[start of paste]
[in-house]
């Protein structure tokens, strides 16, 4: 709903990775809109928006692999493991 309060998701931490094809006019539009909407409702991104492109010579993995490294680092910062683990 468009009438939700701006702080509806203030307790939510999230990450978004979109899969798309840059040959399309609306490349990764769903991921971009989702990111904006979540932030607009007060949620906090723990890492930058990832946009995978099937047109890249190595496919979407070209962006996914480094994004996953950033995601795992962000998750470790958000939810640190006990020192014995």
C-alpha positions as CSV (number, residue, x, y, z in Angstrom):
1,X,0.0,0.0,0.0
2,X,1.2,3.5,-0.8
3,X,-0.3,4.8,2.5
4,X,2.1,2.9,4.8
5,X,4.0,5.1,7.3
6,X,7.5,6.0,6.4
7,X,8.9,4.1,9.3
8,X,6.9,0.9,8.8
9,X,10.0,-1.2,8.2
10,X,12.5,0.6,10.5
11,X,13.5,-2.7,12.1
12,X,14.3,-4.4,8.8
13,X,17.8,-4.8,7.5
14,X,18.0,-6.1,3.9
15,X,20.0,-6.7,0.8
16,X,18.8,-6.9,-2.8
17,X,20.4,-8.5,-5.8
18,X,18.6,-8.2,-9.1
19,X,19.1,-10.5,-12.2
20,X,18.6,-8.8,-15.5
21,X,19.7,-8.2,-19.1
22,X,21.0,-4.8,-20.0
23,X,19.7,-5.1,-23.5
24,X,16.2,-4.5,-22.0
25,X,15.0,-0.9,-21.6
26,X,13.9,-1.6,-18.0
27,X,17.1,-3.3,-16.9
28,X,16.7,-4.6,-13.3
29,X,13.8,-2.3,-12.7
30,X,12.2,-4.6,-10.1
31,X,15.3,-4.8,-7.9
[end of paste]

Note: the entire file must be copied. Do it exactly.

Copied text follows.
[in-house]
């Protein structure tokens, strides 16, 4: 709903990775809109928006692999493991 309060998701931490094809006019539009909407409702991104492109010579993995490294680092910062683990 468009009438939700701006702080509806203030307790939510999230990450978004979109899969798309840059040959399309609306490349990764769903991921971009989702990111904006979540932030607009007060949620906090723990890492930058990832946009995978099937047109890249190595496919979407070209962006996914480094994004996953950033995601795992962000998750470790958000939810640190006990020192014995």
C-alpha positions as CSV (number, residue, x, y, z in Angstrom):
1,X,0.0,0.0,0.0
2,X,1.2,3.5,-0.8
3,X,-0.3,4.8,2.5
4,X,2.1,2.9,4.8
5,X,4.0,5.1,7.3
6,X,7.5,6.0,6.4
7,X,8.9,4.1,9.3
8,X,6.9,0.9,8.8
9,X,10.0,-1.2,8.2
10,X,12.5,0.6,10.5
11,X,13.5,-2.7,12.1
12,X,14.3,-4.4,8.8
13,X,17.8,-4.8,7.5
14,X,18.0,-6.1,3.9
15,X,20.0,-6.7,0.8
16,X,18.8,-6.9,-2.8
17,X,20.4,-8.5,-5.8
18,X,18.6,-8.2,-9.1
19,X,19.1,-10.5,-12.2
20,X,18.6,-8.8,-15.5
21,X,19.7,-8.2,-19.1
22,X,21.0,-4.8,-20.0
23,X,19.7,-5.1,-23.5
24,X,16.2,-4.5,-22.0
25,X,15.0,-0.9,-21.6
26,X,13.9,-1.6,-18.0
27,X,17.1,-3.3,-16.9
28,X,16.7,-4.6,-13.3
29,X,13.8,-2.3,-12.7
30,X,12.2,-4.6,-10.1
31,X,15.3,-4.8,-7.9